Nivolumab plus ipilimumab improved outcomes in patients with advanced renal cell carcinoma (aRCC) who were ineligible for nephrectomy, according to results of a post hoc analysis presented at the European Society for Medical Oncology (ESMO) Virtual Congress 2020.

“Patients with aRCC who are ineligible for nephrectomy represent a population with high unmet medical need,” Laurence Albiges, MD, PhD, of Gustave Roussy in France, and presenter of the study, said.

The phase 3 CheckMate 214 trial previously demonstrated that nivolumab plus ipilimumab improved overall survival (OS), progression-free survival (PFS), and objective response rate (ORR) compared with sunitinib in patients with clear cell aRCC. This 4-year, nonprespecified, post hoc analysis evaluated whether patients with a large target kidney lesion(s) who were ineligible for nephrectomy benefited from nivolumab plus ipilimumab.

The baseline characteristics of the post hoc analysis cohort were similar to the larger population, with a median age of 64 and 76% were male. Most patients’ disease was categorized as intermediate (54%) or poor (45%) risk, and the majority at a minimum of 2 target lesions (97%).


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Treatment with nivolumab plus ipilimumab resulted in a decrease in target kidney lesion size of ≥30% in 35% of patients compared with 20% of patients who received sunitinib. This translated to an ORR of 34.0% with nivolumab plus ipilimumab compared with 14.5% with sunitinib. The ORRs in the intent-to-treat (ITT) population were 39.1% and 32.4%, respectively, and 41.9% and 26.8% in the intermediate/poor risk groups.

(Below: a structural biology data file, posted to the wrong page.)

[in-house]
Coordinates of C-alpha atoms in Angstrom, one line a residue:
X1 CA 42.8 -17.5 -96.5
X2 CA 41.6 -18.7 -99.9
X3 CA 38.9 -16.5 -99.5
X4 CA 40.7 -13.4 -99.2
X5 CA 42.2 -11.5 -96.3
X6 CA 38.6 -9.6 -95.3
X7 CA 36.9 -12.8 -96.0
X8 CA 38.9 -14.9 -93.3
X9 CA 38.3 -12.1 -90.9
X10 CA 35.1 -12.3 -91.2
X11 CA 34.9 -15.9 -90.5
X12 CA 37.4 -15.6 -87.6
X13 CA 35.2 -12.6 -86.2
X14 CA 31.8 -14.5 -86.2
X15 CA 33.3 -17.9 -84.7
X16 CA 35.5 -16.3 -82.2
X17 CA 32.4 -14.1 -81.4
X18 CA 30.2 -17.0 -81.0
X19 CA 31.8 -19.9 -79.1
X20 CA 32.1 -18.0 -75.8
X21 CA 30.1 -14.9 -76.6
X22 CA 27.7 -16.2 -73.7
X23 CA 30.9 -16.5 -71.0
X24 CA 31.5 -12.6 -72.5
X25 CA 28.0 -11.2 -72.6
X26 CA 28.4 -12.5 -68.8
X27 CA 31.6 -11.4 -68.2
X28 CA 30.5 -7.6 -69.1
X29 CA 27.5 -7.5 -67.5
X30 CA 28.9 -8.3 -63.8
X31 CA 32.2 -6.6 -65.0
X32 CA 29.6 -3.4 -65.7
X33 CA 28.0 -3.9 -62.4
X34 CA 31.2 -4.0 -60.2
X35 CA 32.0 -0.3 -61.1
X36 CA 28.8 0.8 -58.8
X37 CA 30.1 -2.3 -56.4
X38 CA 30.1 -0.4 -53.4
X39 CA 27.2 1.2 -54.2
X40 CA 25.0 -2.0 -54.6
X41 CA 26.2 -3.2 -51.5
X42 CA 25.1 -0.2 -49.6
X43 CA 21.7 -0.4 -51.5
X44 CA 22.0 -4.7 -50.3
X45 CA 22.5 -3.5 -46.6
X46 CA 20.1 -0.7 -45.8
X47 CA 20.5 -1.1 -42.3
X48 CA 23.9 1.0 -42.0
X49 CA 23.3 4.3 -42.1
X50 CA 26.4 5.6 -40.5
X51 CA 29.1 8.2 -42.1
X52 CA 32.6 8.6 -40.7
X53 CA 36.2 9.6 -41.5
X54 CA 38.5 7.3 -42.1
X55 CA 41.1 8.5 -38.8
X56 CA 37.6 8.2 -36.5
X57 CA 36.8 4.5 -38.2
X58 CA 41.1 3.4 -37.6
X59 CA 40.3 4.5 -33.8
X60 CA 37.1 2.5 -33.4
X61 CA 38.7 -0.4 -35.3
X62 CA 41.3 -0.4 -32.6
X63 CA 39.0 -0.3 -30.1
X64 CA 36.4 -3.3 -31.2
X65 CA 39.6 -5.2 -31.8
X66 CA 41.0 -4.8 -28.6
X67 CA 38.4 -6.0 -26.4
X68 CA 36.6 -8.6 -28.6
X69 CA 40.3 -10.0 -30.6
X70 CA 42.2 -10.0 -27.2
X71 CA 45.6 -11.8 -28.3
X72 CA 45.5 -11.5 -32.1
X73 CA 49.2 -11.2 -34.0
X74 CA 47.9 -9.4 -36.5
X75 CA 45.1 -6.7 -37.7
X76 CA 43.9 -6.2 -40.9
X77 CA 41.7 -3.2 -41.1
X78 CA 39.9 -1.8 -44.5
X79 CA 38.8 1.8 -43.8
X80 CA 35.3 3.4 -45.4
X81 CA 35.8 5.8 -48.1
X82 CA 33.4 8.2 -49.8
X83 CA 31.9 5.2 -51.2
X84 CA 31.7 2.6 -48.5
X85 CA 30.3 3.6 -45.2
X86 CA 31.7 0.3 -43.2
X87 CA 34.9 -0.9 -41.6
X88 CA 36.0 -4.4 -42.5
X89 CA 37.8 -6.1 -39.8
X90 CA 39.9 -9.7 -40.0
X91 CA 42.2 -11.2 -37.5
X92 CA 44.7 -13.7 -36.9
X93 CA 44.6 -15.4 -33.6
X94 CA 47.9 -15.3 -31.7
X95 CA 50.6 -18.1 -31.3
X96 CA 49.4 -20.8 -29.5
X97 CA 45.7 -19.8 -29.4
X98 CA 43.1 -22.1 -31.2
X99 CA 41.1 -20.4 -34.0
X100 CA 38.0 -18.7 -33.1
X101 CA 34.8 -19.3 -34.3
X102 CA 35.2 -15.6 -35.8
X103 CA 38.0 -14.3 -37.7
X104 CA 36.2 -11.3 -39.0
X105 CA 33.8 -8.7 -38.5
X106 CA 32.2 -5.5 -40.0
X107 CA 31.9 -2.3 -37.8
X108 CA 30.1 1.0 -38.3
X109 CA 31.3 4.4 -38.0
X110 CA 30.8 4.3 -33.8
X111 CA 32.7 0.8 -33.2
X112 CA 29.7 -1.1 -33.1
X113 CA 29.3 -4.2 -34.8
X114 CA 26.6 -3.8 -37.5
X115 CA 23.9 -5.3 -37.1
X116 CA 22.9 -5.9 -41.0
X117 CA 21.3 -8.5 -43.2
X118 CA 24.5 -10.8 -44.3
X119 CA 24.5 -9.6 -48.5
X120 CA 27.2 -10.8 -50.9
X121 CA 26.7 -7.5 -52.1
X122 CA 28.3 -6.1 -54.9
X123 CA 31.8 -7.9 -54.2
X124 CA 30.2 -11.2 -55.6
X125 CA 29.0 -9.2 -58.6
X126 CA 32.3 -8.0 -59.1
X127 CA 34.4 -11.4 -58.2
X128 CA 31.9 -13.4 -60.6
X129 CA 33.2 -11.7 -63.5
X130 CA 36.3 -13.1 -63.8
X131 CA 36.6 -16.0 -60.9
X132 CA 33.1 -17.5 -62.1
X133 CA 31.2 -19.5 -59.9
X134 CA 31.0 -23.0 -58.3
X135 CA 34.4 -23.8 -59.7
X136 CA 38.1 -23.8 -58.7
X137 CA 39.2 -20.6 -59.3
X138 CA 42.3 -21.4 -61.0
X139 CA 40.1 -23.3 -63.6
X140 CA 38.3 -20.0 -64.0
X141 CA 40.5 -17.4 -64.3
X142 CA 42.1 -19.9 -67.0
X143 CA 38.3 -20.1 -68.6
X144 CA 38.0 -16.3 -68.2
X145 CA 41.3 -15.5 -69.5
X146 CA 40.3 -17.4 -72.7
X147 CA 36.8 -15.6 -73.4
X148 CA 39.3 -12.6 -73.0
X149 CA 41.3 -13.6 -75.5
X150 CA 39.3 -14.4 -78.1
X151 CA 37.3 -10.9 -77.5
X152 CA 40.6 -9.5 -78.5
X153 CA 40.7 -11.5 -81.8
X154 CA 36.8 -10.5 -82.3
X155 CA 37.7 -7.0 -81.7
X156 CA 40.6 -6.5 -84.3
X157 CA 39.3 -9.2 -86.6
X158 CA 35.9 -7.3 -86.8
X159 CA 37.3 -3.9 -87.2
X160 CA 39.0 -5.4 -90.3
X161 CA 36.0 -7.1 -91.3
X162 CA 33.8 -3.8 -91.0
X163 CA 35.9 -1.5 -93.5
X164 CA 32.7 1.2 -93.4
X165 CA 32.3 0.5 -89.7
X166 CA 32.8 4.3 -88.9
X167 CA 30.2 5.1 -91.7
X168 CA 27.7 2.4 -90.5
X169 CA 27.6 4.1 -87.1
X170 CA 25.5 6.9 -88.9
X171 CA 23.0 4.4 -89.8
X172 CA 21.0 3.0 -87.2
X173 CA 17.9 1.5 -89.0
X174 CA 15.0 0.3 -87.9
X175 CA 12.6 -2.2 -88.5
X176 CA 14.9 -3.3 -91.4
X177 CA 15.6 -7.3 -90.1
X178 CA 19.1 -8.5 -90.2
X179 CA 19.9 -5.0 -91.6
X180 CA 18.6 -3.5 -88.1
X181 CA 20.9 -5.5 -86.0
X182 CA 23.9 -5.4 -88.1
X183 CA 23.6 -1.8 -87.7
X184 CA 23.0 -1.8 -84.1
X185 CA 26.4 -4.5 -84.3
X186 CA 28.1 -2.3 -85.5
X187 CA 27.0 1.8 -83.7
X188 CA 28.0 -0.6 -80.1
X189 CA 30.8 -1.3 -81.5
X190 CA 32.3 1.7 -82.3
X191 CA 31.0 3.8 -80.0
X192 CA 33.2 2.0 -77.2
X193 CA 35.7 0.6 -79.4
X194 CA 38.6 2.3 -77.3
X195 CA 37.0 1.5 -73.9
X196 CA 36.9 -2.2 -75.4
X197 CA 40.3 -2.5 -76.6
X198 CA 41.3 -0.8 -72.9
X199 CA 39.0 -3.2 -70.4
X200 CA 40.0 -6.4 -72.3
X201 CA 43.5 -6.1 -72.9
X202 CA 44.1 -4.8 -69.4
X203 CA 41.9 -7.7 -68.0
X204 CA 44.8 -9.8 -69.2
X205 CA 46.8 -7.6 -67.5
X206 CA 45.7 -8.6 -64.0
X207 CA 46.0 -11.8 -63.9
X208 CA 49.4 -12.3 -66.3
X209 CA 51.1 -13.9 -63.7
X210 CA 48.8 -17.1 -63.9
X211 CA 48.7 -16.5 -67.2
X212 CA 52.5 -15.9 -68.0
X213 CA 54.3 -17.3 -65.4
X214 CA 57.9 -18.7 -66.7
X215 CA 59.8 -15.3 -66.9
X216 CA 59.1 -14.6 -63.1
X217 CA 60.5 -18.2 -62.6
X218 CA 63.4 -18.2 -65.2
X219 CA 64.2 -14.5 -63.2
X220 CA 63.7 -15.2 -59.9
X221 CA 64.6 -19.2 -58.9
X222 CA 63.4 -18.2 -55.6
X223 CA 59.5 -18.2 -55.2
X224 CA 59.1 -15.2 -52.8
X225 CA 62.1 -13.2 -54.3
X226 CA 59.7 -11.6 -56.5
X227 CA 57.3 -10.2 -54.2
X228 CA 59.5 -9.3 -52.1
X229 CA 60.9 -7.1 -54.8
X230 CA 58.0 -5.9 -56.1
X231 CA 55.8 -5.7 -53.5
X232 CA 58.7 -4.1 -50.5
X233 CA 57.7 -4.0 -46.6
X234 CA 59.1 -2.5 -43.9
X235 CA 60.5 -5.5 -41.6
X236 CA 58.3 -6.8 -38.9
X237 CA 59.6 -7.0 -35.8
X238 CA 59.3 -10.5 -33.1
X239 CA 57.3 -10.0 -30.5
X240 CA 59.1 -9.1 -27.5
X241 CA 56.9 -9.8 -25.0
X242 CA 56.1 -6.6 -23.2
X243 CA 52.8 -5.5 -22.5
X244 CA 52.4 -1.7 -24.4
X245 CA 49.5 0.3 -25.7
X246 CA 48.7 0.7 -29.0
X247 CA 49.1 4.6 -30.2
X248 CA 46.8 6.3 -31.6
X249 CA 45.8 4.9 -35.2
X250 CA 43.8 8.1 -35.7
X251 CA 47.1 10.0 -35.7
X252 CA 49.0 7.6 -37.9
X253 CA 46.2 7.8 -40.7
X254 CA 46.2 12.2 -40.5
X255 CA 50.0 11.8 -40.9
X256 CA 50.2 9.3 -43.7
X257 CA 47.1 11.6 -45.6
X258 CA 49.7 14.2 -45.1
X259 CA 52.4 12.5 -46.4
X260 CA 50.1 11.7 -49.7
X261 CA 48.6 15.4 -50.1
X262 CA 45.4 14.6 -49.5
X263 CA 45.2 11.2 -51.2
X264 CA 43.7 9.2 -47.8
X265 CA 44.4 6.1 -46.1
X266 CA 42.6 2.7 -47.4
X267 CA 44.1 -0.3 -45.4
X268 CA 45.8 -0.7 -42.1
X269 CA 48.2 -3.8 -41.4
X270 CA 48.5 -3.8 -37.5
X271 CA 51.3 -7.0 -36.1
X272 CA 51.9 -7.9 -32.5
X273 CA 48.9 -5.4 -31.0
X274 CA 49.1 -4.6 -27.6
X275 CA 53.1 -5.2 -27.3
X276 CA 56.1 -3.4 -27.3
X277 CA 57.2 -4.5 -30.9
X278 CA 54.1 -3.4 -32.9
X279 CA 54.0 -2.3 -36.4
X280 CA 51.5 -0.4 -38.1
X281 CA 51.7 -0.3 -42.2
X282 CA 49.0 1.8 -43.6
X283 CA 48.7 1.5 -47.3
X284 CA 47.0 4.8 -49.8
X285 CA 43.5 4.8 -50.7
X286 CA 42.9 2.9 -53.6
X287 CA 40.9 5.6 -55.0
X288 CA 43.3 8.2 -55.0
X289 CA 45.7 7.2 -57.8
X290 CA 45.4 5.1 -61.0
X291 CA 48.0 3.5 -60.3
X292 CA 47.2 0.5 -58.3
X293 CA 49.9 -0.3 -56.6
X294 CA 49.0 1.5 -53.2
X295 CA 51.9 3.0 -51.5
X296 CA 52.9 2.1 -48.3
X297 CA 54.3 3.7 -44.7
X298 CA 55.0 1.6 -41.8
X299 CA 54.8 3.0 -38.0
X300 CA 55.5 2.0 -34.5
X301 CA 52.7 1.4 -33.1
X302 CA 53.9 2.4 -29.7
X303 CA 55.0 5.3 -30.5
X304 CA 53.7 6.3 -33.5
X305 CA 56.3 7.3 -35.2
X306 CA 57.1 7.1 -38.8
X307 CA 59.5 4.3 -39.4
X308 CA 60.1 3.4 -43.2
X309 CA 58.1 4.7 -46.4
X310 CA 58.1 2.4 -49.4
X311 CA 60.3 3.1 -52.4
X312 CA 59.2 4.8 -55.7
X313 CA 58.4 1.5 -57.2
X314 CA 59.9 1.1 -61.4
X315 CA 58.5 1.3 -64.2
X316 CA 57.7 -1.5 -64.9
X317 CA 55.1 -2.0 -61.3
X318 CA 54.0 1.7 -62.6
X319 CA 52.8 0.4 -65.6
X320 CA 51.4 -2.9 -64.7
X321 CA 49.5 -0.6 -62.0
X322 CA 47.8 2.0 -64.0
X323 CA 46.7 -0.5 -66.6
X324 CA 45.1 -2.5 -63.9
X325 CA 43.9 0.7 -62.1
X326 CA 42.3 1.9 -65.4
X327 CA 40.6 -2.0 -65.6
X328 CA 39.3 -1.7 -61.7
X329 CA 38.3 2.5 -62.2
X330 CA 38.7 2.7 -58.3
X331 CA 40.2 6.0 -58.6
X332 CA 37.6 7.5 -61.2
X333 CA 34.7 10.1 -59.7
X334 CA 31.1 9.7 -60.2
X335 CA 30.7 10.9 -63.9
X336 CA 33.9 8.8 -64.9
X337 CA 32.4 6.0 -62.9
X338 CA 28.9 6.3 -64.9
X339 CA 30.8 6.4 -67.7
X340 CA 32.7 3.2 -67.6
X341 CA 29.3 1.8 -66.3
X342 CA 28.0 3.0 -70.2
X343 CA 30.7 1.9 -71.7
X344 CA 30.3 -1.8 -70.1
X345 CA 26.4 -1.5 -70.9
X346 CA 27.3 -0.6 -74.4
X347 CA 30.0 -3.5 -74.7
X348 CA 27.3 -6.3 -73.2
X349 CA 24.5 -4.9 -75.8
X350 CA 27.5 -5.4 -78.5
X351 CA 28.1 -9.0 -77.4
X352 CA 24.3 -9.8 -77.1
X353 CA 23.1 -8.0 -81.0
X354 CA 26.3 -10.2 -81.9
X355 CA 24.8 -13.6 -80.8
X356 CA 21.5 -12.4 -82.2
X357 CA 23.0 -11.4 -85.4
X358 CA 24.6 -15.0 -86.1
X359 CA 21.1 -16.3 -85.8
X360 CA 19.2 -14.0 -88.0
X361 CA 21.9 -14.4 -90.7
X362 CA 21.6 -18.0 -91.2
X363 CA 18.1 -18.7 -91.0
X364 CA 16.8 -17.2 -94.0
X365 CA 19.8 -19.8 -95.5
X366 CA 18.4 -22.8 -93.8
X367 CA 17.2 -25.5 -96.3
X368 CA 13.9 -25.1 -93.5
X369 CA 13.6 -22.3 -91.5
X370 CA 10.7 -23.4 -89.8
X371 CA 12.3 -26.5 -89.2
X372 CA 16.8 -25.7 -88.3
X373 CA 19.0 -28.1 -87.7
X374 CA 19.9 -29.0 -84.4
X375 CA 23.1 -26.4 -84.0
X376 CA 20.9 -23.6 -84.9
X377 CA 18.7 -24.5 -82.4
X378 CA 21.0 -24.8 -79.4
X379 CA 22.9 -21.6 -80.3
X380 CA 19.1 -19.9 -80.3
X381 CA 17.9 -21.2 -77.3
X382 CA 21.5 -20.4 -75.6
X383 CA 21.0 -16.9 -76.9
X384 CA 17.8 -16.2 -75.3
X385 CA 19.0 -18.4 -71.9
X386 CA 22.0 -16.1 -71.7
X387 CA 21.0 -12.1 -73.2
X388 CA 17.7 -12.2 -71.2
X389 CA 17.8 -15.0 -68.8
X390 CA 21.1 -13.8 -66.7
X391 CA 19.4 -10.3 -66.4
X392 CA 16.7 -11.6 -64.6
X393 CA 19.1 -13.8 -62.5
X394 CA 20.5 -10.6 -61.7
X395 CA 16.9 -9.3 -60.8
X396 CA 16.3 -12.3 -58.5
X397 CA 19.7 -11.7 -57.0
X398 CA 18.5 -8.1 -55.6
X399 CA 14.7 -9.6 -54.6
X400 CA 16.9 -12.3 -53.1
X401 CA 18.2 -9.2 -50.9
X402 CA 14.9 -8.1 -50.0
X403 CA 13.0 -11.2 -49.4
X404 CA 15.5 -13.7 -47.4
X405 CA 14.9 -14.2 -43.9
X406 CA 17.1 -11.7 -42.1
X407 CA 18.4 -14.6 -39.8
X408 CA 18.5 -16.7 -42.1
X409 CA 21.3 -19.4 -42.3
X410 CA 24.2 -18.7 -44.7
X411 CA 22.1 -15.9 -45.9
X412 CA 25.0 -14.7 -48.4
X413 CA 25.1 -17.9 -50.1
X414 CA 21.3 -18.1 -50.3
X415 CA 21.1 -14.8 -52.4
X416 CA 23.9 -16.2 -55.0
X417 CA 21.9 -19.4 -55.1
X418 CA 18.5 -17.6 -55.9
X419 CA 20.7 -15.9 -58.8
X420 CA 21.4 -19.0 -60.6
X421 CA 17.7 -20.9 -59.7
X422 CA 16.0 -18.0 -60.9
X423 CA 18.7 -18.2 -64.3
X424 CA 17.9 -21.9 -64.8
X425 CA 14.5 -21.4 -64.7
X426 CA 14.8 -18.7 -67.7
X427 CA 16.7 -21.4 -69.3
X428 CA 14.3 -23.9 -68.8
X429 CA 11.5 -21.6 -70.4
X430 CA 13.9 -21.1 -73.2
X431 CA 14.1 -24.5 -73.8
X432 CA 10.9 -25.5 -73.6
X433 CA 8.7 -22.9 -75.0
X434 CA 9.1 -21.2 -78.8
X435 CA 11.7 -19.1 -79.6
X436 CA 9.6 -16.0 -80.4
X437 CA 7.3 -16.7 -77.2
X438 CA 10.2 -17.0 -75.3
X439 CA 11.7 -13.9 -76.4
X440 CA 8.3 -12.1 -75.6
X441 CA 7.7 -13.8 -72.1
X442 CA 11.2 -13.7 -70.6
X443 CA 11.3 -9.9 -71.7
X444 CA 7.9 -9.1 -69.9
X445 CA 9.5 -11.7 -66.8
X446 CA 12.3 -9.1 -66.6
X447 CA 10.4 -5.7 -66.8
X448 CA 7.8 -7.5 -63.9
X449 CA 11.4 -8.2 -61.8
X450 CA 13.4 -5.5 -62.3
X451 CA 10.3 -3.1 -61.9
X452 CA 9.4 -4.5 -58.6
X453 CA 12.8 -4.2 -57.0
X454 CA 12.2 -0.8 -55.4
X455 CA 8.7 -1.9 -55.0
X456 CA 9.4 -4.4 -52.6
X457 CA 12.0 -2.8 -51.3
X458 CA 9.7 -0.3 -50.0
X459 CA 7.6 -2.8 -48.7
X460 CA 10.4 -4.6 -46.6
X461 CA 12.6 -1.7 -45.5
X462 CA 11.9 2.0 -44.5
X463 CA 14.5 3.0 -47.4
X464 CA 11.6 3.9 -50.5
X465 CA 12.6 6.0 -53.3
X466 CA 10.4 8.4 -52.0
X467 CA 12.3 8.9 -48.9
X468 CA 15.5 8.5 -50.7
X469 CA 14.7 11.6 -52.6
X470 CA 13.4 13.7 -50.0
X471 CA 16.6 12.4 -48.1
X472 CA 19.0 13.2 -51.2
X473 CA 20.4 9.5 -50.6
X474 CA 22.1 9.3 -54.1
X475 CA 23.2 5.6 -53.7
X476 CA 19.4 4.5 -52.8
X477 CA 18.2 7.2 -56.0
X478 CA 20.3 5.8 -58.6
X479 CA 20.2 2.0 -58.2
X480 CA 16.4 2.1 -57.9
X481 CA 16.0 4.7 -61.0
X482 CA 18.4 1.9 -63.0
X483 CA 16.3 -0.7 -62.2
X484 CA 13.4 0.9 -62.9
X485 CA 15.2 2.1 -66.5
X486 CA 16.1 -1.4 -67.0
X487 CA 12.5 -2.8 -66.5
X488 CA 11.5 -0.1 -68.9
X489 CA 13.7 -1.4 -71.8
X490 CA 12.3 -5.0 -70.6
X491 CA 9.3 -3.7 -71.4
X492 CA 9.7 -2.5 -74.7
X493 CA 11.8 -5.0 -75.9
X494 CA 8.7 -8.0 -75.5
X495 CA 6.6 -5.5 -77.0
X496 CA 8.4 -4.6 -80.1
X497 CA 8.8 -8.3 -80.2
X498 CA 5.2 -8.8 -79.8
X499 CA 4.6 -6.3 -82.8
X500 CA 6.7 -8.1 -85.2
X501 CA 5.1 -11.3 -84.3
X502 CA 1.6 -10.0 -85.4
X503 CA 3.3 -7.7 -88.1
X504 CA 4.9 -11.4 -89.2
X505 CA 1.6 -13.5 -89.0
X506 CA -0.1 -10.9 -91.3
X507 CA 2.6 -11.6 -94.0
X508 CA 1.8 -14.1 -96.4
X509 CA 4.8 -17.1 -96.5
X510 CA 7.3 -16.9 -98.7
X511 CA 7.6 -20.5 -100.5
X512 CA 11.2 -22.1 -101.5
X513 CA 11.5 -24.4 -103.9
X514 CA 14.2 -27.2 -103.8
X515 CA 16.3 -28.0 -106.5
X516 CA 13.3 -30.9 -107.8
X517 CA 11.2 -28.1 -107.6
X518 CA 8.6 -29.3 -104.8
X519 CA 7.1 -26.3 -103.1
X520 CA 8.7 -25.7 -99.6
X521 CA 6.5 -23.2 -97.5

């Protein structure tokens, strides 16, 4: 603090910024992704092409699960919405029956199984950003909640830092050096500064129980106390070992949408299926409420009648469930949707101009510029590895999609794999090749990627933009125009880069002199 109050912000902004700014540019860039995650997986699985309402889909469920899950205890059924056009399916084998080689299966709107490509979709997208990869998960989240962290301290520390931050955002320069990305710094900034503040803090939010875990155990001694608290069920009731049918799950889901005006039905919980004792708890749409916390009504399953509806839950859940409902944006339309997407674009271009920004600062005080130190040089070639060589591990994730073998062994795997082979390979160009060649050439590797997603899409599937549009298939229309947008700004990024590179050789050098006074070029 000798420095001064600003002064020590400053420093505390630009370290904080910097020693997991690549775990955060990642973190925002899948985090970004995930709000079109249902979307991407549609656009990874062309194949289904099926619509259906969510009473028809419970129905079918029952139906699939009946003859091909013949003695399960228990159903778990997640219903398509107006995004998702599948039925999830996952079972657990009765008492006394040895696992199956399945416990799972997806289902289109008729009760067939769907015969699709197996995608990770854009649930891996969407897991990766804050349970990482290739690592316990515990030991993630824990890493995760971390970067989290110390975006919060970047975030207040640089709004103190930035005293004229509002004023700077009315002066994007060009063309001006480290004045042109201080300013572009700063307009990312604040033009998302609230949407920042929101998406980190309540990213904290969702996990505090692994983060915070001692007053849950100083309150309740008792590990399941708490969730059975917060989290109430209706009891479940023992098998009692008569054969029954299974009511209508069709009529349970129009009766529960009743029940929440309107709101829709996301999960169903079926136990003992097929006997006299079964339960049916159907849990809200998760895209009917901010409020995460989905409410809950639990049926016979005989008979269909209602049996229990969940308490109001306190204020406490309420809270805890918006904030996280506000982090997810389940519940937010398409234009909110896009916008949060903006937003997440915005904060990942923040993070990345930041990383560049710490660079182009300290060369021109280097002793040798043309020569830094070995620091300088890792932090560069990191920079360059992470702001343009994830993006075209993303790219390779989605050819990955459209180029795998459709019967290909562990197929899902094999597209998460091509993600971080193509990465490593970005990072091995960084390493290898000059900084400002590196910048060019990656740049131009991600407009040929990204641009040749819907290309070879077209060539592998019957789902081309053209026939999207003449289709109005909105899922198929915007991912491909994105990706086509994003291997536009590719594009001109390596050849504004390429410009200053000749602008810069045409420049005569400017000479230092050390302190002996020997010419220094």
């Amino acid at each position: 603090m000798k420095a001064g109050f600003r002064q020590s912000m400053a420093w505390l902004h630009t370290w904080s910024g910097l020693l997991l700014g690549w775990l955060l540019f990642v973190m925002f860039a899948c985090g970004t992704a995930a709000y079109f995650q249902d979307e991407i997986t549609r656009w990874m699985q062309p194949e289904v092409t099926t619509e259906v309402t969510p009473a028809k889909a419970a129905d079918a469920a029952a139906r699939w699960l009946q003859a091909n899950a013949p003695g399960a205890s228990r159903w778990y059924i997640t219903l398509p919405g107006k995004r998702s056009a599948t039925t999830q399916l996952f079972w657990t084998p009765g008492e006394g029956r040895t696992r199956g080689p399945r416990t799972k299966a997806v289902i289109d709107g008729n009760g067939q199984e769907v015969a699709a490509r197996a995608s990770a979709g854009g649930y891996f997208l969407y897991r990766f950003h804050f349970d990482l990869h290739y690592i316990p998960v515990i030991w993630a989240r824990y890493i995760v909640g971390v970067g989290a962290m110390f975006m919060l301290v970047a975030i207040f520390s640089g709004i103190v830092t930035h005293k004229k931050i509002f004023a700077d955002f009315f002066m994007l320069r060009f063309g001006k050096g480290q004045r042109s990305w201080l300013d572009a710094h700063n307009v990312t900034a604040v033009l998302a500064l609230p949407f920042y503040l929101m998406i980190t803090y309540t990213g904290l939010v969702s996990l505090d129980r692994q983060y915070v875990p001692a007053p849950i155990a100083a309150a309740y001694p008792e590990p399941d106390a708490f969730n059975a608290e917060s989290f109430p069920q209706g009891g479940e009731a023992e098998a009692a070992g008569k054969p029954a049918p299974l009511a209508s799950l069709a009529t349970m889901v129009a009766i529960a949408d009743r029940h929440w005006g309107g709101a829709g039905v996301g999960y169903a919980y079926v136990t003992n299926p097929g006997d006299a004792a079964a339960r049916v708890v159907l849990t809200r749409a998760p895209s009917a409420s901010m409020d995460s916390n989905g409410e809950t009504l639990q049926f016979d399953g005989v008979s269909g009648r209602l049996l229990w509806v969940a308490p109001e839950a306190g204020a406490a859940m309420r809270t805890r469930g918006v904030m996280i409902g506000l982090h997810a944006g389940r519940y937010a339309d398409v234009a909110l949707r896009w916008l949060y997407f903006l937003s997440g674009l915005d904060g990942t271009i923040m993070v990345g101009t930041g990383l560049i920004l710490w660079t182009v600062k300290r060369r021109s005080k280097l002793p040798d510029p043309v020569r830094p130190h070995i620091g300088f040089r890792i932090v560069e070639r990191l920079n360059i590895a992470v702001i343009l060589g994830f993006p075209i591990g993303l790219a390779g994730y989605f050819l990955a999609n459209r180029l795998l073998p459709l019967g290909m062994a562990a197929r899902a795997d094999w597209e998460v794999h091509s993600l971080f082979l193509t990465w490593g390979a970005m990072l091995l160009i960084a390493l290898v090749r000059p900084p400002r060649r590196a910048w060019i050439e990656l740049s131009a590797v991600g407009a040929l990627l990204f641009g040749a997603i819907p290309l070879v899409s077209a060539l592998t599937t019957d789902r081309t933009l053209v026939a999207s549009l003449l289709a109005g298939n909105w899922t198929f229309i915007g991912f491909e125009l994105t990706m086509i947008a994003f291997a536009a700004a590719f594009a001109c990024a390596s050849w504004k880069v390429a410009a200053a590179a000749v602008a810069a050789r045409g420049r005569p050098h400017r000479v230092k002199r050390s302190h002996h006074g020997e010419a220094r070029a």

Duration of response (DOR) was also improved with nivolumab plus ipilimumab, with a median of 20.5 months compared with 14.1 months with sunitinib. In the ITT and intermediate/poor risk groups, the DOR was not yet estimable for the nivolumab plus ipilimumab group compared with 23.7 months and 19.7 months, respectively, in the intermediate/poor risk group.

The median OS was 26.1 and 14.3 months in the nivolumab plus ipilimumab and sunitinib groups, respectively (hazard ratio [HR], 0.63; 95% CI, 0.40-1.00). In the ITT population, the median OS was not yet reached with immunotherapy compared with 38.4 months with sunitinib. In the intermediate/poor risk cohort, the median OS was 48.1 and 26.6 months with nivolumab plus ipilimumab and sunitinib, respectively.

PFS was similar between arms, with a median of 8.1 months with nivolumab plus ipilimumab compared with 11.9 months in the sunitinib arm, but this was not significant (HR, 0.99; 95% CI, 0.59-1.67). PFS was also similar in the ITT population, but was prolonged in the intermediate/poor risk cohort (11.2 vs 8.3 months; HR, 0.74; 95% CI, 0.62-0.88).

The frequency of adverse events (AEs), including those potentially immune-mediated, were similar to the full cohort, with no new safety signals.

“In the exploratory subgroup of patients with a target kidney lesion(s),” Dr Albiges concluded, “dual combination immunotherapy with nivolumab plus ipilimumab offers a benefit in kidney tumor reduction, ORR, DOR, and OS vs sunitinib.”

Disclosures: Multiple authors declared affiliations with industry. Please refer to the original abstract for a full list of disclosures.

Reference

Albiges L, Tannir N, Burotto M, et al. Nivolumab + ipilimumab (N+I) vs sunitinib (S) for first-line treatment of advanced renal cell carcinoma (aRCC) in CheckMate 214: 4-year follow-up and subgroup analysis of patients (pts) without nephrectomy. Presented at: European Society for Medical Oncology (ESMO) Virtual Congress 2020; September 19-21, 2020. Abstract 711P.

This article originally appeared on Cancer Therapy Advisor